I am always excited about using RangeForce, and I think you would be if you tried it too. If you want to level up your Cybersecurity skills, when you have a chance, please feel to visit RangeForce for more information.
Last month, dangerous winter storms rolled into the South, creating a challenging situation for thousands of residences in the area, and most were left to survive in the cold with little to no power or running water. People I know were forced to stand in lines to obtain their ration of water for the day. Water is an essential part of our very existence, and every cell in our body needs it to grow and function. Per Worldometers.info, 657million+ liters of water have been used so far in 2021. Now, think about non-developed countries that lack quality water supply. Per UNESCO, one in nine people worldwide uses drinking water from unimproved, unsafe, untreated sources.
In the United States, we are fortunate to have access to treated water. Also, drinking from US Water Supplies is considered safe. However, on Friday, Feb. 5, 2021, two days before the Superbowl, a cyber attempt was made against a small water facility in Oldsmar, Florida. Using the internet, the adversary managed to connect to software called TeamViewer. It was installed on the workstation used to control the water treatment process. TeamViewer is a popular tool used by technicians, and it allows personnel to gain remote access to a computer and use it as if they were physically in front of it. Once in the network, the adversaries tried to increase the sodium hydroxide levels or lye.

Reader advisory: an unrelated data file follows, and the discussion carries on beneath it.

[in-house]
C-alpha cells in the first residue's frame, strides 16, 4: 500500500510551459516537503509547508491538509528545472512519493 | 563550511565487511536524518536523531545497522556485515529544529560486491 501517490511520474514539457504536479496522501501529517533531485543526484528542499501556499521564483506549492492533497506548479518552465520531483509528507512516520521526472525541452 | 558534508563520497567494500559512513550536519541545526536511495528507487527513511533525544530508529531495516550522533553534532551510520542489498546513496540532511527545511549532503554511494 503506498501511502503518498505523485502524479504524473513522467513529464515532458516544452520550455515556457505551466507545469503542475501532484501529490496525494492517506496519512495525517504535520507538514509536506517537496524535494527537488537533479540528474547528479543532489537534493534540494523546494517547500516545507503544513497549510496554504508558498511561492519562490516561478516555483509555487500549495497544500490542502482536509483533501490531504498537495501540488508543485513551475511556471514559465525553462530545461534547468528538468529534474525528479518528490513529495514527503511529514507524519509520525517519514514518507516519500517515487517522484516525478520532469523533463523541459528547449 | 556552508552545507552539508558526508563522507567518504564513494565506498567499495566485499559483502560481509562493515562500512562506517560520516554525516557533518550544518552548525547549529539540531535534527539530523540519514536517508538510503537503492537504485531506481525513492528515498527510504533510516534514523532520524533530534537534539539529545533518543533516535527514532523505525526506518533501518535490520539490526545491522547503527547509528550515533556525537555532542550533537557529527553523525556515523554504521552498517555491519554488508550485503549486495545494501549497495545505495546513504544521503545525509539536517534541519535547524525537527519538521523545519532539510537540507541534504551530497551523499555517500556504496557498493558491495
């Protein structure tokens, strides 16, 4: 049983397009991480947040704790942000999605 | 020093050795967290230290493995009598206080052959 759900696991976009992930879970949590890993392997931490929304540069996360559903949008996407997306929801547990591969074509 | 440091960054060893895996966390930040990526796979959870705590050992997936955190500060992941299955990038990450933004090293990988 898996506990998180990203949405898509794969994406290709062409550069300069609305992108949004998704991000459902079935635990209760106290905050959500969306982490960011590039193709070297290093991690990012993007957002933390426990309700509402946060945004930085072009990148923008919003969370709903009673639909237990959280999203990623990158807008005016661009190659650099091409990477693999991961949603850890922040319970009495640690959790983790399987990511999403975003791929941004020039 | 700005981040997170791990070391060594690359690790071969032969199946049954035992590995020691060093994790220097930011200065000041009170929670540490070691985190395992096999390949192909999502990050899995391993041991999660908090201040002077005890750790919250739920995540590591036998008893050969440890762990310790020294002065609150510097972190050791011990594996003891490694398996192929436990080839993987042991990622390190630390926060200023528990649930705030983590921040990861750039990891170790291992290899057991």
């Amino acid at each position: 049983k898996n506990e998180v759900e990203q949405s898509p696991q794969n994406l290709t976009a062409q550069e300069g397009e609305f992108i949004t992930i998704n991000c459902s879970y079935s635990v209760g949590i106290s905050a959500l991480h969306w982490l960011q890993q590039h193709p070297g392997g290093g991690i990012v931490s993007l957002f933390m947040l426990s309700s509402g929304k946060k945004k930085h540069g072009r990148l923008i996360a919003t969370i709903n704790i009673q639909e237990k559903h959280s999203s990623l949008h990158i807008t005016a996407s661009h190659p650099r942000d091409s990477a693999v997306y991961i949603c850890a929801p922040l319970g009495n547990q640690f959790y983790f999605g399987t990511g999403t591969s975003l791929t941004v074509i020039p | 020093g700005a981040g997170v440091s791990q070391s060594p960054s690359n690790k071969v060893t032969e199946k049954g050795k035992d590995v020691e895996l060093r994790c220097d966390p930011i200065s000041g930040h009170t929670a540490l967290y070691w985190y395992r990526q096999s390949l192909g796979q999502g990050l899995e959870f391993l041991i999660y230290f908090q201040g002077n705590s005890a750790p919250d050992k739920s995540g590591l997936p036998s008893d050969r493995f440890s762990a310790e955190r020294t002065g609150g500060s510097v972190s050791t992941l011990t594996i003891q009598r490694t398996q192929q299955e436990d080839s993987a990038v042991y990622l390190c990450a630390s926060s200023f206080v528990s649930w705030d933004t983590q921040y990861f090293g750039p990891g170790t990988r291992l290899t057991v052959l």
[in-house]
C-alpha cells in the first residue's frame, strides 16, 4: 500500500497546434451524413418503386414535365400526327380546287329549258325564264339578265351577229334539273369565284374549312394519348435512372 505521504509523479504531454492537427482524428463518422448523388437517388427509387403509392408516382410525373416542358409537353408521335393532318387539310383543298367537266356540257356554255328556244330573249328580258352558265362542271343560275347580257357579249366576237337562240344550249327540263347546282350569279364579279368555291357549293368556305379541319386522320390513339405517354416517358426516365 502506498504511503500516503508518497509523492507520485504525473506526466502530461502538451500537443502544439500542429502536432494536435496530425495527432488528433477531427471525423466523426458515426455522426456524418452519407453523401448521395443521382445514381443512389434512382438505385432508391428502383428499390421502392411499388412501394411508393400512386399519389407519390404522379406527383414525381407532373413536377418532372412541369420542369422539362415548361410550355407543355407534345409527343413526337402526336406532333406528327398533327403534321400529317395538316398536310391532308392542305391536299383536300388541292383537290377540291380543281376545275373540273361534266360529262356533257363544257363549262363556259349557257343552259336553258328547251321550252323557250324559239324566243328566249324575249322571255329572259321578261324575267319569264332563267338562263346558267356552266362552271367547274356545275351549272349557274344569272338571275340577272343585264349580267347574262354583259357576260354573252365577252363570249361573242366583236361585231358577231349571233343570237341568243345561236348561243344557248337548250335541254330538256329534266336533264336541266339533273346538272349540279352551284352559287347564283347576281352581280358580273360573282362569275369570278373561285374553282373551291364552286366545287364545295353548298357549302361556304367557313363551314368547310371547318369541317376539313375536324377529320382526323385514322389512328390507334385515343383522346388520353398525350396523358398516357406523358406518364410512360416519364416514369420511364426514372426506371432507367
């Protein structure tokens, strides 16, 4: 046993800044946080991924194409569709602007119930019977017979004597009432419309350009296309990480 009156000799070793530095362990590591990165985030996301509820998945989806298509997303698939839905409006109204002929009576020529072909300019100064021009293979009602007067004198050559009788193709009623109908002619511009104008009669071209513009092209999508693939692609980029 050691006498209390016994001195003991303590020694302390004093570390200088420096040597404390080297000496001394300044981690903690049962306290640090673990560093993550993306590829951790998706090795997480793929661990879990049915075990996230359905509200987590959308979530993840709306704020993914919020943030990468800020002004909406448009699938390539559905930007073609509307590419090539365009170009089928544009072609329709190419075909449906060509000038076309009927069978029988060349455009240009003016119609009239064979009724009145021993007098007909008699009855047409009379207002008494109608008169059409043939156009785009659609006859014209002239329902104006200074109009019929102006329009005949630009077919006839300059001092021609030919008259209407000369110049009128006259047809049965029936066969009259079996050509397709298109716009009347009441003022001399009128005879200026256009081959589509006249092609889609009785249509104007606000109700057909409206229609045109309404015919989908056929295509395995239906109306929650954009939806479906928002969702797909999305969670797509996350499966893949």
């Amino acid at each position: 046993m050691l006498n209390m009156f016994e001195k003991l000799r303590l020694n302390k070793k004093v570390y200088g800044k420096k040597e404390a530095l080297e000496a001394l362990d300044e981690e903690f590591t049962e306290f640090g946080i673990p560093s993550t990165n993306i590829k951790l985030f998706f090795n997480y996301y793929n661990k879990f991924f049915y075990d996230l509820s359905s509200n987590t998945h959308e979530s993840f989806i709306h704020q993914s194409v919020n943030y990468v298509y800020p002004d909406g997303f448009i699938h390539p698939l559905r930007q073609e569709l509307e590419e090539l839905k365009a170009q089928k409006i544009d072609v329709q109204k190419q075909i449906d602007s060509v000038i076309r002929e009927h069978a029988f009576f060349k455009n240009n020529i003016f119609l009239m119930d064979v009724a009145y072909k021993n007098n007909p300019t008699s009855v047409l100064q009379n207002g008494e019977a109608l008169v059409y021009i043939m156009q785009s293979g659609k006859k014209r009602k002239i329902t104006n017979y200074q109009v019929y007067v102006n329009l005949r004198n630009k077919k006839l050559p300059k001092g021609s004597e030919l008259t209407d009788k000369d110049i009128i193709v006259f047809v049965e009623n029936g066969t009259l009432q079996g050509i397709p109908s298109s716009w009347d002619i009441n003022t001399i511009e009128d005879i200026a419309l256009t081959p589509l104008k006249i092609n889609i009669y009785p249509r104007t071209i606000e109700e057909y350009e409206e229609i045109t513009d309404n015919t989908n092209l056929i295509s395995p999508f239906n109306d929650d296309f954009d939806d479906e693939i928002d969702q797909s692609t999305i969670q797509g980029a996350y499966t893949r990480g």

However, thankfully a Supervisor on duty was alerted by an Indicator of Compromise (IoC), a cursor moved across his computer screen. Due to his alertness, he was able to prevent a catastrophe from occurring. Think about it for a second – what if the Supervisor had not seen the cursor move — many unsuspecting customers, travelers, or residents could have been poisoned. Unfortunately, this type of situation is not uncommon. Operations staff and equipment vendors need to remote access into industrial machines and to utilize software such as TeamViewer to manage our critical infrastructures such as our water supply.